Premier League: 3rd
FA Cup: Semi-finals
League Cup: Semi-finals
Champions League: Group stage
Europa League Winners
While even he himself admits that he’s not the infamous ‘Special One’ anymore, Jose Mourinho’s return to west London was top of most Chelsea fans’ wish lists this summer. Their cravings were satisfied.
Nearly six years after leaving Stamford Bridge in somewhat acrimonious circumstances, the Portuguese has arrived back in the Premier League amidst the same media scrum which accompanied his public appearances in his first spell at the club. His level of self-confidence is the same too, as is his incalculable desire to win.
But at Real Madrid, Mourinho lost a bit of his sparkle. Whether it was the fall-outs with players or political boardroom struggles which wore him down, his three seasons at the Bernabeu left him shattered. A Blues homecoming is an ideal opportunity to rediscover his aura with style.
He’ll find much at Chelsea reassuringly familiar. The club are once again, along with the two Manchester clubs, among the frontrunners for the title. An abundance of talent populates the squad, which is arguably stronger than that with which Mourinho lifted the Premier League trophy with on two occasions in the middle part of the last decade.
The Ricardo Carvalhos and Didier Drogbas are long gone but still present are two of his lieutenants – John Terry and Frank Lampard. They will be key figures again, albeit in a reduced capacity, and their unquestionable support will prove to be a great bonus to Mourinho. Chelsea bosses have a short shelf life without the backing of the dressing room.
Alongside the wise old owls are some of the planet’s most sought after young footballers. Eden Hazard and Oscar, to name just two, are exhilarating maestros with the ability to unlock the most stubborn of defences. Having added Andre Schurrle and Marco van Ginkel, the Blues possess one of the best squads in Europe, on paper at least. But there is a sticking point.
Invention and creativity in the final third is all well and good, but if there’s nobody inside the penalty area to stroke the ball into the back of the net, the aesthetics count for nothing. Though Fernando Torres scored 22 goals last season, only eight were in the league. Meanwhile, Demba Ba hasn’t had the desired impact since signing from Newcastle United.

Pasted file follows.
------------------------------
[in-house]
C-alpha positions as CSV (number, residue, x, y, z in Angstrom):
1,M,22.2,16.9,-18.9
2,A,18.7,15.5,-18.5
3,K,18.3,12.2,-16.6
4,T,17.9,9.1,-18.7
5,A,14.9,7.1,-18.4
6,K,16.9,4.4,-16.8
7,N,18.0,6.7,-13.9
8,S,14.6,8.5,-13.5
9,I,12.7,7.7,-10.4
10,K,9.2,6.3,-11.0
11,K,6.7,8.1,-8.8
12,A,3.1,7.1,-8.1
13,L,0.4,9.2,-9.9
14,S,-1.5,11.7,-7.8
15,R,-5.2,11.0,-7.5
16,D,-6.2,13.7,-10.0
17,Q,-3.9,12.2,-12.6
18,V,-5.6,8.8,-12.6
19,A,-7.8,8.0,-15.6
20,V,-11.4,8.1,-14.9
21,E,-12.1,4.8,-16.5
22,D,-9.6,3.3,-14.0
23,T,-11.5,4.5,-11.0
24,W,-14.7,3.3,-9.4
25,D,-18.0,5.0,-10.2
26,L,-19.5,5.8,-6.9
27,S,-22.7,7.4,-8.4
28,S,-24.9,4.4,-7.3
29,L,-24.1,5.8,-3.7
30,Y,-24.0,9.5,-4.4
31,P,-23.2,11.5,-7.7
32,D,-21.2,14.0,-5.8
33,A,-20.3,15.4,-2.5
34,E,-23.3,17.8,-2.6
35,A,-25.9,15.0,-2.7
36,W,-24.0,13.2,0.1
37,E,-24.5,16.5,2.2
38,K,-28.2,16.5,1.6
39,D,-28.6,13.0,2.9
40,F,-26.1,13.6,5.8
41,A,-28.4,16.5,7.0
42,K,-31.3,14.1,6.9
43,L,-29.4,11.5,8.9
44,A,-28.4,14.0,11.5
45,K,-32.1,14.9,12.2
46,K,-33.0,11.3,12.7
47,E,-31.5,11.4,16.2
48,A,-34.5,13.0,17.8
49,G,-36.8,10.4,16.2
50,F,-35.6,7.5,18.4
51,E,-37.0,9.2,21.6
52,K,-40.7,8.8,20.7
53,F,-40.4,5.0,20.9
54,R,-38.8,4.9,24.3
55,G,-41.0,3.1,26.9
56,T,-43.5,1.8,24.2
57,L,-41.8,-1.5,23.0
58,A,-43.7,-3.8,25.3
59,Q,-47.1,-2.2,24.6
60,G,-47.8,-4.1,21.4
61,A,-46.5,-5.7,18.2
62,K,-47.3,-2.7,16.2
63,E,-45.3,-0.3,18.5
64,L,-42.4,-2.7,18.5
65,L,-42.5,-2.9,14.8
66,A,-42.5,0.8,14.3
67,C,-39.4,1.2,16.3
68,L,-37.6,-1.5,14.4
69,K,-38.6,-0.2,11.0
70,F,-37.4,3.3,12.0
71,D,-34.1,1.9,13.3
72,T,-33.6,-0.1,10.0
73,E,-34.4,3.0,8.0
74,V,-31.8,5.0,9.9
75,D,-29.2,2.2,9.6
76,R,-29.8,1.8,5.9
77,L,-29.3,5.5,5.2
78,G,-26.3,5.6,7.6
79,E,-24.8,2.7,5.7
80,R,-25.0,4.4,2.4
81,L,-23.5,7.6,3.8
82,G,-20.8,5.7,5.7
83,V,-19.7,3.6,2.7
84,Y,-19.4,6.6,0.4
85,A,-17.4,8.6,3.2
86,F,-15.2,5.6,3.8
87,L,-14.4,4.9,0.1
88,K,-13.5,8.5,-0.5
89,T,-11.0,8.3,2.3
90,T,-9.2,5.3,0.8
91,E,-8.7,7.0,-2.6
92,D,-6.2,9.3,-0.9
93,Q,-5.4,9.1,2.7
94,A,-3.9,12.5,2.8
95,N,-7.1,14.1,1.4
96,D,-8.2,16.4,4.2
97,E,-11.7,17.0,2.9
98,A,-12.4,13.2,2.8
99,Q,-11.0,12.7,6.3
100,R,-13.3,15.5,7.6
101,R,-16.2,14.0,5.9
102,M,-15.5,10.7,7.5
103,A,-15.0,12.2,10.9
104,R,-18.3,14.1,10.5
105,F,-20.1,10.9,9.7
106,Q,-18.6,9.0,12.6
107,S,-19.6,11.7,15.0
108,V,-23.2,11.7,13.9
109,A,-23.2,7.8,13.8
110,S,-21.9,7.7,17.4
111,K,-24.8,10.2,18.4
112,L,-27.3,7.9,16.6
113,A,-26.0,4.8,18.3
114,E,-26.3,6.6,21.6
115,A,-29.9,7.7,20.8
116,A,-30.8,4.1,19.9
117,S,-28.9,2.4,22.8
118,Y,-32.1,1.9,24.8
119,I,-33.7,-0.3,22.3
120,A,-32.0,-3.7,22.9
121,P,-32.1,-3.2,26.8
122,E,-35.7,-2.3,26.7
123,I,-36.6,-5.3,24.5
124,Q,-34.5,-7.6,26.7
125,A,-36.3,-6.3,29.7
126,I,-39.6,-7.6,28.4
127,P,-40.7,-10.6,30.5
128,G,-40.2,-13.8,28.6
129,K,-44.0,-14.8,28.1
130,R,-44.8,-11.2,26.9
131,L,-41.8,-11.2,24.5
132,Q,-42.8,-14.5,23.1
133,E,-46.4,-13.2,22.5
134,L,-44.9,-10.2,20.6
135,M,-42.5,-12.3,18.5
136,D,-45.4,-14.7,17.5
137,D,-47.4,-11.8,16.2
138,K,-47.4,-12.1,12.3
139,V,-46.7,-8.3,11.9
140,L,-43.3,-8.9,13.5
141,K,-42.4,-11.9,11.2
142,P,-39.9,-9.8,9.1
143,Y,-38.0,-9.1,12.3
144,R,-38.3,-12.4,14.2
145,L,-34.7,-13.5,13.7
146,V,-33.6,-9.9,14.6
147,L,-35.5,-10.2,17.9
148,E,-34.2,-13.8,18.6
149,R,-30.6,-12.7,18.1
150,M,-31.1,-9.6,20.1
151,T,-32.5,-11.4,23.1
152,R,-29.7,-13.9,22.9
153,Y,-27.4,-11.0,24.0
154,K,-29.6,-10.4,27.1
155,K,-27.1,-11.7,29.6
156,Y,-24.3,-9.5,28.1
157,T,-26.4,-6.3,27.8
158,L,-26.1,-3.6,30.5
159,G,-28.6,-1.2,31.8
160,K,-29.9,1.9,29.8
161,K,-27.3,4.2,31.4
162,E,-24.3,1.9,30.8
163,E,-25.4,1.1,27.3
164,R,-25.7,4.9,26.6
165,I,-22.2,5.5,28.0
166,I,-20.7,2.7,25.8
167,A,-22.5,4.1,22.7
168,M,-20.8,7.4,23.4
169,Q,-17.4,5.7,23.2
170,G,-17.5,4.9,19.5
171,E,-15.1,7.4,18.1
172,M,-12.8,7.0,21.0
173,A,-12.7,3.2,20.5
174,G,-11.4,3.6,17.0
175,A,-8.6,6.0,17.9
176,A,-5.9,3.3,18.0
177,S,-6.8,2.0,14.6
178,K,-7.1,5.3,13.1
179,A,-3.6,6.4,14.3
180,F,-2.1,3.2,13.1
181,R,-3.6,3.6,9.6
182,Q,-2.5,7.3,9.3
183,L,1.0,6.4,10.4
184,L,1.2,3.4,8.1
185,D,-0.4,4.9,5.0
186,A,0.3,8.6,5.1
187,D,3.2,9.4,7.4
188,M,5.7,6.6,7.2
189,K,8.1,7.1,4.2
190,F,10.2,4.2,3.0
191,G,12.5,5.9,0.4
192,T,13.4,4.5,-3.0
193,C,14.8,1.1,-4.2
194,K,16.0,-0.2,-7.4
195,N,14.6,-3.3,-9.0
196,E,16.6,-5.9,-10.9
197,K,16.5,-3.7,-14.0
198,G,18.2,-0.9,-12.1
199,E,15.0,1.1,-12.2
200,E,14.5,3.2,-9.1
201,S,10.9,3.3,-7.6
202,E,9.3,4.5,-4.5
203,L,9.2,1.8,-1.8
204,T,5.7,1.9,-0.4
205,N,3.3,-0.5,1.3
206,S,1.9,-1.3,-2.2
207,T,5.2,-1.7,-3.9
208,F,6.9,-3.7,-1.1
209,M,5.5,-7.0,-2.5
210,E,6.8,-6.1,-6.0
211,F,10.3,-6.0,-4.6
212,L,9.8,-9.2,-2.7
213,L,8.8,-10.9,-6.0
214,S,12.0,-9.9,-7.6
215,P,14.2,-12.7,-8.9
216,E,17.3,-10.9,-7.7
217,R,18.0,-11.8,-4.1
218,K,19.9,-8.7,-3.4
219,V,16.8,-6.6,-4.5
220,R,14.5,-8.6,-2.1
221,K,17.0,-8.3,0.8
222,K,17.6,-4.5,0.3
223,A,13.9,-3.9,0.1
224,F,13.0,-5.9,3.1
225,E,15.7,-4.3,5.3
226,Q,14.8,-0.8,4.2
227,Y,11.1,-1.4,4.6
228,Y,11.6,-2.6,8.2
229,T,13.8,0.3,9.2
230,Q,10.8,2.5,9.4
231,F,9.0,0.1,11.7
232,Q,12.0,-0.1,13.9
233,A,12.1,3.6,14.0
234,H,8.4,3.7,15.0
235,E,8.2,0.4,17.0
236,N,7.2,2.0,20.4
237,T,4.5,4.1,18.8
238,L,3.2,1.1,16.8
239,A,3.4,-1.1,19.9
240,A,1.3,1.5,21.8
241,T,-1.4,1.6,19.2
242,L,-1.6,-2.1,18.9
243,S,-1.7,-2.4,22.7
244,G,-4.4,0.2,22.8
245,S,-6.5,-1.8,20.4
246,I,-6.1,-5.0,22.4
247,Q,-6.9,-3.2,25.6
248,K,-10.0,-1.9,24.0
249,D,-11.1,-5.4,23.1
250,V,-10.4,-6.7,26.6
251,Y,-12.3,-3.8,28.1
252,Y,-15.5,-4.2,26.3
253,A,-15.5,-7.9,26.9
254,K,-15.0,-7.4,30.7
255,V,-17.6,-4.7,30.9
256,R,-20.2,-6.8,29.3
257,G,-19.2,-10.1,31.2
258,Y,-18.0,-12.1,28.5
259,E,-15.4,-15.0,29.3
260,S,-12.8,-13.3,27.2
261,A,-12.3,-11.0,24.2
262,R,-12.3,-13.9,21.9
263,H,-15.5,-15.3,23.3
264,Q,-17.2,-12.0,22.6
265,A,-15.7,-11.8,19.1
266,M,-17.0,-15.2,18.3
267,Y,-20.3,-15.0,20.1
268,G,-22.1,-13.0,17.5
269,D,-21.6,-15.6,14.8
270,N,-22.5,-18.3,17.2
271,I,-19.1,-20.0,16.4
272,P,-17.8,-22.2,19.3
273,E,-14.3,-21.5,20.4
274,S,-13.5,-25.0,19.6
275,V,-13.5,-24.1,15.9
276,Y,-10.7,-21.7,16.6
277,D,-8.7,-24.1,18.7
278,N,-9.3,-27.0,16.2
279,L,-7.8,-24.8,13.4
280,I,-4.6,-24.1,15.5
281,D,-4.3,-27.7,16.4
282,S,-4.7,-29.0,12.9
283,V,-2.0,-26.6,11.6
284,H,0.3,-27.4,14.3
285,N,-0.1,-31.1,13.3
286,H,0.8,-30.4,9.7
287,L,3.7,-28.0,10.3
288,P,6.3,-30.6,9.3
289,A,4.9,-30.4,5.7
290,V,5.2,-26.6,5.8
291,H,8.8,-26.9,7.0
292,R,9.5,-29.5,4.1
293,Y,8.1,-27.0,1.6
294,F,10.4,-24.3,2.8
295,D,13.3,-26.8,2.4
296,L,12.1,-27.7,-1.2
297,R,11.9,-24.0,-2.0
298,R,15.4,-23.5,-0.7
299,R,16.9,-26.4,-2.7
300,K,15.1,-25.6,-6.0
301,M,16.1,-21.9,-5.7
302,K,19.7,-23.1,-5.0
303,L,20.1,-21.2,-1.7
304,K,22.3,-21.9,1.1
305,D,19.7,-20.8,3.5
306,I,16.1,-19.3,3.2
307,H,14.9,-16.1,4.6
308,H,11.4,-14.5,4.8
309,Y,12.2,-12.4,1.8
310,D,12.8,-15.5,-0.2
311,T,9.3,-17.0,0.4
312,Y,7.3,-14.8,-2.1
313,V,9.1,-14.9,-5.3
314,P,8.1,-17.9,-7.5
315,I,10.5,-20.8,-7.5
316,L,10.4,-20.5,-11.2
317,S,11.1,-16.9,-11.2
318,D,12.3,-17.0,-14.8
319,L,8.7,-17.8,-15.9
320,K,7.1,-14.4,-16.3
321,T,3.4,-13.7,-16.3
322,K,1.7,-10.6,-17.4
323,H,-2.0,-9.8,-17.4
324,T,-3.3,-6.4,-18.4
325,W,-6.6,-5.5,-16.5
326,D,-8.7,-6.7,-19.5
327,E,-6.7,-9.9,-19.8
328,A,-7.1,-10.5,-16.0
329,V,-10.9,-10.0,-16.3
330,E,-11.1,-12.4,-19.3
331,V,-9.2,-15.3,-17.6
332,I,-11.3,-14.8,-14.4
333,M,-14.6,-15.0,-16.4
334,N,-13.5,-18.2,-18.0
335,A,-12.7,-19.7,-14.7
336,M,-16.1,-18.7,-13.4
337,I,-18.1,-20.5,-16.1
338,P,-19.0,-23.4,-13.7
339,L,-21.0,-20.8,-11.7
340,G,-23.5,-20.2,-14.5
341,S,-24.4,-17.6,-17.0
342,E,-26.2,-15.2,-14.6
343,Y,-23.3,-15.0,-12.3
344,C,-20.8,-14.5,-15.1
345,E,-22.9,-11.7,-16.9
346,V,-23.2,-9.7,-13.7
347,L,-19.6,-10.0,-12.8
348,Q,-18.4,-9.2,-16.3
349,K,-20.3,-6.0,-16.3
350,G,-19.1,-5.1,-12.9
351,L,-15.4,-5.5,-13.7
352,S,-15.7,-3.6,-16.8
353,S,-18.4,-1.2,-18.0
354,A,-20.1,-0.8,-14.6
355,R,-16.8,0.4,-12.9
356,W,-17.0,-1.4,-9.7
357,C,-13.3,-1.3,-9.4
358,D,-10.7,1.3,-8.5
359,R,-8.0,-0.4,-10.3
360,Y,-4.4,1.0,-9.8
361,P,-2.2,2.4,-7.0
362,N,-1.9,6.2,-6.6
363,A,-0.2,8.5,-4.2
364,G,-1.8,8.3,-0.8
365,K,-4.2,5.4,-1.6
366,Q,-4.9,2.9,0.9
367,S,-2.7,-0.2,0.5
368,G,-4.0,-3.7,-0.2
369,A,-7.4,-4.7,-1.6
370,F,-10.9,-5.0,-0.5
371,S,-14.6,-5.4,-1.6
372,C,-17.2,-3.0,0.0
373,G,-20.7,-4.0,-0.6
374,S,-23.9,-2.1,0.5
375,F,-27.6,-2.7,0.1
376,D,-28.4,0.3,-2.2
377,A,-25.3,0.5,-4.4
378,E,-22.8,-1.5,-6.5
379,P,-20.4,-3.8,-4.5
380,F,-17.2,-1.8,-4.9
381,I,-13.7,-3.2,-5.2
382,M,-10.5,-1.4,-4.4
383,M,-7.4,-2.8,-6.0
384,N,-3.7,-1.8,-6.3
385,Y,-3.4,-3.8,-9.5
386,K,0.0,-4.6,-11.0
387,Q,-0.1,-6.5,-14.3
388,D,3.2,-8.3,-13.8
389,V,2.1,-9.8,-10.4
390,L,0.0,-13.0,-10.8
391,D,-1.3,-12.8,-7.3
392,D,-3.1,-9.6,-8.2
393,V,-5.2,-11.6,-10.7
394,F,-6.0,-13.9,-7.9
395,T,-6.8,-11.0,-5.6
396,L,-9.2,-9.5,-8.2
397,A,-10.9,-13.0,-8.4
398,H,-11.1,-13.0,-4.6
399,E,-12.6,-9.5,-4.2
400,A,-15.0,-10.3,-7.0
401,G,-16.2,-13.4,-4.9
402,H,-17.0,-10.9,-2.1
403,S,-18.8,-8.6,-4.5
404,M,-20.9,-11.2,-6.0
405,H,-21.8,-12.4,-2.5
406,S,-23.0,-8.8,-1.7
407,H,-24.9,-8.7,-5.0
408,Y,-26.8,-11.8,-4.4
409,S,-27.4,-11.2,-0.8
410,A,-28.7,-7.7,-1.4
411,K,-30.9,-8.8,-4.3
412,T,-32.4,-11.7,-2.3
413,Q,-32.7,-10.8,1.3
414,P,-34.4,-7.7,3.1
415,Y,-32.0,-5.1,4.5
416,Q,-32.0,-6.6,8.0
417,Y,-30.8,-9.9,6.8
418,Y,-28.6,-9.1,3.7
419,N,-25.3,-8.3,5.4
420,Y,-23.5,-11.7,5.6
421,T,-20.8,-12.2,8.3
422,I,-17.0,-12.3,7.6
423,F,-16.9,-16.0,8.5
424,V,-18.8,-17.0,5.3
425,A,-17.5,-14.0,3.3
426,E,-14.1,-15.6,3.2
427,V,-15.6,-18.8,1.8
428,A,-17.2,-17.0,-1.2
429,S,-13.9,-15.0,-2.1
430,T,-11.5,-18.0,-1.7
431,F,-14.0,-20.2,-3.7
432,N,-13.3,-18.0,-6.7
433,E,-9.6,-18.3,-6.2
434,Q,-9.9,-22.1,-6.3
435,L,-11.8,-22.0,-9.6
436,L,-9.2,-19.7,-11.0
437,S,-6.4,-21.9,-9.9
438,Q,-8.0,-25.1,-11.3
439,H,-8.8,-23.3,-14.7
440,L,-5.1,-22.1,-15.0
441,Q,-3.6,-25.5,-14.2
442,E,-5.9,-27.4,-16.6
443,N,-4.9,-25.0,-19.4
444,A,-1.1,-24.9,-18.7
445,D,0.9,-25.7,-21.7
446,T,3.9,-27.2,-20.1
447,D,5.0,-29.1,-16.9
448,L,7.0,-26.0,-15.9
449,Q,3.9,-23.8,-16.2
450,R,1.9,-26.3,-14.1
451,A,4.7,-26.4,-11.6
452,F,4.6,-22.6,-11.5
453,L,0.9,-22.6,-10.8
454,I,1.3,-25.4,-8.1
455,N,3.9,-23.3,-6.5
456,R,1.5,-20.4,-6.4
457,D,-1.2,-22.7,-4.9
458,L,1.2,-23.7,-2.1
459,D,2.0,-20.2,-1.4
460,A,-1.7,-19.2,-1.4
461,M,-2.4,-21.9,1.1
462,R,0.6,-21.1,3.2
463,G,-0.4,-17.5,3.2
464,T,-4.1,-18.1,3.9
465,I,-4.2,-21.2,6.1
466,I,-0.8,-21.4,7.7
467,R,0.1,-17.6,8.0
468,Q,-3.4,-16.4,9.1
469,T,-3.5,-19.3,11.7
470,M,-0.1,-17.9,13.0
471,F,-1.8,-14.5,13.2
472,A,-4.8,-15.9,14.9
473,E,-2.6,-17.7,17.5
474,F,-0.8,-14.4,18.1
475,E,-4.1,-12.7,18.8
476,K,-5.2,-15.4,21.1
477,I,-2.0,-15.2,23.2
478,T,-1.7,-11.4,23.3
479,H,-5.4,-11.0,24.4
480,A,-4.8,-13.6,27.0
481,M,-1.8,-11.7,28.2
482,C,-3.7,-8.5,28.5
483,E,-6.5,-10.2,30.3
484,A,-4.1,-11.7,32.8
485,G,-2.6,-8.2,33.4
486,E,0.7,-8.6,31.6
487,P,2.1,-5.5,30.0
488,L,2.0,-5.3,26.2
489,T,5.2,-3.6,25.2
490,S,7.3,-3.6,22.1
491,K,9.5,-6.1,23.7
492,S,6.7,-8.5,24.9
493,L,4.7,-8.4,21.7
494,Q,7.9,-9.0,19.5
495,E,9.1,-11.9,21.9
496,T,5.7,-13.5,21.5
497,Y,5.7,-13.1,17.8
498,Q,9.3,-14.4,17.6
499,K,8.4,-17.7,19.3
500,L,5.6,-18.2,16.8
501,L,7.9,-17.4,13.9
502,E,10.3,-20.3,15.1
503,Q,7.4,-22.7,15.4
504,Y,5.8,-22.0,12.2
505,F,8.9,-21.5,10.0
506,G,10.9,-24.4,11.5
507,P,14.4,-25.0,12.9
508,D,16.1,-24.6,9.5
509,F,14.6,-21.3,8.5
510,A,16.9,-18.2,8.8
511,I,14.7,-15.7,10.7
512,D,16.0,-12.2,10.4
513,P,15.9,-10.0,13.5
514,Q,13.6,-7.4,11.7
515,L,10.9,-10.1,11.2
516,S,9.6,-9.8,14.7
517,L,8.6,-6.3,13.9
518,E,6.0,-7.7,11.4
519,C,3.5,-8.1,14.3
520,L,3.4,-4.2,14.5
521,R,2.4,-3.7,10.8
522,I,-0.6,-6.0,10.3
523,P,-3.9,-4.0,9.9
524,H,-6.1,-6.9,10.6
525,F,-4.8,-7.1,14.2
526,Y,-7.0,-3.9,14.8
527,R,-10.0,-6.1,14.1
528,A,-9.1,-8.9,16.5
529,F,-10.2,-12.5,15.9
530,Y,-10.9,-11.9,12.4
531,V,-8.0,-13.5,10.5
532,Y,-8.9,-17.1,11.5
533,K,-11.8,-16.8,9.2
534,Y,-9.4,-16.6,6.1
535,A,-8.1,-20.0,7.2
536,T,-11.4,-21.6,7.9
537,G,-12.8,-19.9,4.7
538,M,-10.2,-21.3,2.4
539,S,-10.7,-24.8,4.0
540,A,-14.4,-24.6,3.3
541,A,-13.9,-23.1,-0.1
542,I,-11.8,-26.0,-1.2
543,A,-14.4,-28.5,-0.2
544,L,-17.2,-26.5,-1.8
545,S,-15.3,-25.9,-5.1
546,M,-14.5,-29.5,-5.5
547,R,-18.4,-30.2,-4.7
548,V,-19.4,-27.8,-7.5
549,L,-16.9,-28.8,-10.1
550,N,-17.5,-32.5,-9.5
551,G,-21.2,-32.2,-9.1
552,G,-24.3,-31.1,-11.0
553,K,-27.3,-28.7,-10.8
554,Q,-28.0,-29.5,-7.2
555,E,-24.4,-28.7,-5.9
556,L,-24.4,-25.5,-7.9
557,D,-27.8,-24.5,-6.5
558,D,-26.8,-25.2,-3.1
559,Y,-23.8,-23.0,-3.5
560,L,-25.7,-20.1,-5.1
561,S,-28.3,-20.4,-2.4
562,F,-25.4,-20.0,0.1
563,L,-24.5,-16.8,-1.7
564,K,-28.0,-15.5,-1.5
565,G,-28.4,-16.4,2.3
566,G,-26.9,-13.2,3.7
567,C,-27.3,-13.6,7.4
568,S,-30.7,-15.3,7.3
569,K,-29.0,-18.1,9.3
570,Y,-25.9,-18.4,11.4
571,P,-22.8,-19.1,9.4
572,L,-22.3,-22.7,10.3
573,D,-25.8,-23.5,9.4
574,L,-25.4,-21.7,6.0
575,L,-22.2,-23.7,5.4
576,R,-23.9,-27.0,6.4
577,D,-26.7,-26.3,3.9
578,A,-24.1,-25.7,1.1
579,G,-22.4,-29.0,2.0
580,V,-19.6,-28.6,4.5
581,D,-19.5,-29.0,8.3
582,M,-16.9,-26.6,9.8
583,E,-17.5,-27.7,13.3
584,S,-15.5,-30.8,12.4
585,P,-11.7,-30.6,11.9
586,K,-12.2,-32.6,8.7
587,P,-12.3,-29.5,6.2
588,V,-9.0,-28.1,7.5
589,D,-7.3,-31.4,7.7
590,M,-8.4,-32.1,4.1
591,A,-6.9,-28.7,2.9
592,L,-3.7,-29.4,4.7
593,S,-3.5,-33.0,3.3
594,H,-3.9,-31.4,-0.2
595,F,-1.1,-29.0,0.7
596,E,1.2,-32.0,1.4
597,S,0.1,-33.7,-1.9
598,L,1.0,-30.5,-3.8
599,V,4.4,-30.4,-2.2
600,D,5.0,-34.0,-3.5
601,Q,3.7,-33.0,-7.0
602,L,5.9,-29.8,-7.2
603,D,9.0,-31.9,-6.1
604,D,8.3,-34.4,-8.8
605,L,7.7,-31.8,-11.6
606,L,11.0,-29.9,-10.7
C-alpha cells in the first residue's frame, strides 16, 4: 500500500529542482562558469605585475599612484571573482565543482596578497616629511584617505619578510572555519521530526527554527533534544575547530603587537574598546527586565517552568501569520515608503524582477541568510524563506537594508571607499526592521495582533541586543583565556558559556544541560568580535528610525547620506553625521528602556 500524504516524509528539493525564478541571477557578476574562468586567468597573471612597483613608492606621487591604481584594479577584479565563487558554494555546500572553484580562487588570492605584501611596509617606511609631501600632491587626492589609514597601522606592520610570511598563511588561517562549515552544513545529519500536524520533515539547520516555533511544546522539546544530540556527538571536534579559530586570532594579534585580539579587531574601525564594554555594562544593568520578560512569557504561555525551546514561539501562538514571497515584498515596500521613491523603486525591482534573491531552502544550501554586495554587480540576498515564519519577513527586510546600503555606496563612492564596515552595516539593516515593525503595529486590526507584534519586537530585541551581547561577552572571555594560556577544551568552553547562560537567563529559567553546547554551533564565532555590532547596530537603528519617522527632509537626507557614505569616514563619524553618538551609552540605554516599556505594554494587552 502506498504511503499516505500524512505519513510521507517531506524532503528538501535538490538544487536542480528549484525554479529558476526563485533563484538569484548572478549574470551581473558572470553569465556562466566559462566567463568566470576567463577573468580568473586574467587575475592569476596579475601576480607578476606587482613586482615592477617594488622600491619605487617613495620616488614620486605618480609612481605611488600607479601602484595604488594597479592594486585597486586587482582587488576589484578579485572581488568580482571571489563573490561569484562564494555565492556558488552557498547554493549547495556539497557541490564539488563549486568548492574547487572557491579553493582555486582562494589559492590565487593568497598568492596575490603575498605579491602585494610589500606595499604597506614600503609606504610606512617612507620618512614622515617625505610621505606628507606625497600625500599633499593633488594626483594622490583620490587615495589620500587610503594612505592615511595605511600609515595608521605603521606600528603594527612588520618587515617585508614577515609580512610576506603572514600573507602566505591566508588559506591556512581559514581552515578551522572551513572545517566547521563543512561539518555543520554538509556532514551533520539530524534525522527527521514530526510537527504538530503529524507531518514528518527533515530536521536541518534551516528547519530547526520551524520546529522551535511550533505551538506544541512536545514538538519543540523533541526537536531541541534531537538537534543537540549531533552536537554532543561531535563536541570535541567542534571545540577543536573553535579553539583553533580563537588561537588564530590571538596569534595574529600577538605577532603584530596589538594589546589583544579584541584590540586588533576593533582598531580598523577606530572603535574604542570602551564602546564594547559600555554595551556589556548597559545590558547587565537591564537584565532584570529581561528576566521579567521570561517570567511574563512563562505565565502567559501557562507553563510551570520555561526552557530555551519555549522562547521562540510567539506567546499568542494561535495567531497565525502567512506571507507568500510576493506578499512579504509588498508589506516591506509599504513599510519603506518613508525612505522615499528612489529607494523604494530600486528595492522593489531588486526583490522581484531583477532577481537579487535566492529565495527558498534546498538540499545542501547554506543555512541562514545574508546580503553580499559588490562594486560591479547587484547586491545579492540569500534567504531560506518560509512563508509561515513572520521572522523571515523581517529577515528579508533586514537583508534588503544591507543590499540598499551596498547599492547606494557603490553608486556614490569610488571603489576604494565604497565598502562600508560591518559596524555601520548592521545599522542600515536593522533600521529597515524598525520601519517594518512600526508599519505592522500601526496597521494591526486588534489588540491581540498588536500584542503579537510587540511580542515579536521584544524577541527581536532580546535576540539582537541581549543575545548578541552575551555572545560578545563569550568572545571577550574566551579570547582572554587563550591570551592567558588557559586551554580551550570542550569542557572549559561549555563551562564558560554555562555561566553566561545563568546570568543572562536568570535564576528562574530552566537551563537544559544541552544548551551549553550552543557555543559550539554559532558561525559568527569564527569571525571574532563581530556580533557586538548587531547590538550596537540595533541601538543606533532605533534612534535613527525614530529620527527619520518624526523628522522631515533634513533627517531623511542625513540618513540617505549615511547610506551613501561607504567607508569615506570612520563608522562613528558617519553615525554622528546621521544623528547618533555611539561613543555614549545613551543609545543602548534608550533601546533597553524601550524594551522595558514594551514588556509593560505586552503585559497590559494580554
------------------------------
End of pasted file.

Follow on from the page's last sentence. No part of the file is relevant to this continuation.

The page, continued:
Romelu Lukaku – fresh from an outstanding loan spell at West Bromwich Albion – will ease the striker crisis and get plenty of minutes, but Mourinho appears determined to snatch Wayne Rooney from Manchester United. David Moyes is reluctant to sell his want-away forward but if Chelsea can pull off what would be a magnificent coup, then he could prove to be the missing piece of the jigsaw.
But a new striker would be more of a bonus than a necessity. With optimism high, few would be surprised if Mourinho was to guide Chelsea to success on both domestic and European fronts this year.
Manager – Jose Mourinho: The artist formerly known as the ‘Special One’ appears to be a calmer, more measured character after his jaunts on the continent – for now, at least. Whether he’ll be able to replicate his first spell at Stamford Bridge remains to be seen.
Key signing – Andre Schurrle: Chelsea are blessed with a plethora of attacking talent and the addition of Schurrle to the ranks only strengthens their hand. A key part of the German national side, the former Leverkusen man could have a big impact – either out wide or as a central forward.
Key sale – Florent Malouda: After becoming increasingly frozen out at Stamford Bridge, the departure of Malouda represents something of a deep clean in the Chelsea dressing room. With Ross Turnbull, Yossi Benayoun and Paulo Ferreira also having been shown the door, the chaff has been separated from the wheat.
Keep an eye out for…the emergence of Kevin de Bruyne: The Belgian playmaker has impressed onlookers in pre-season and this could be his breakthrough season in the Premier League – if he can leapfrog the likes of Oscar in the pecking order.
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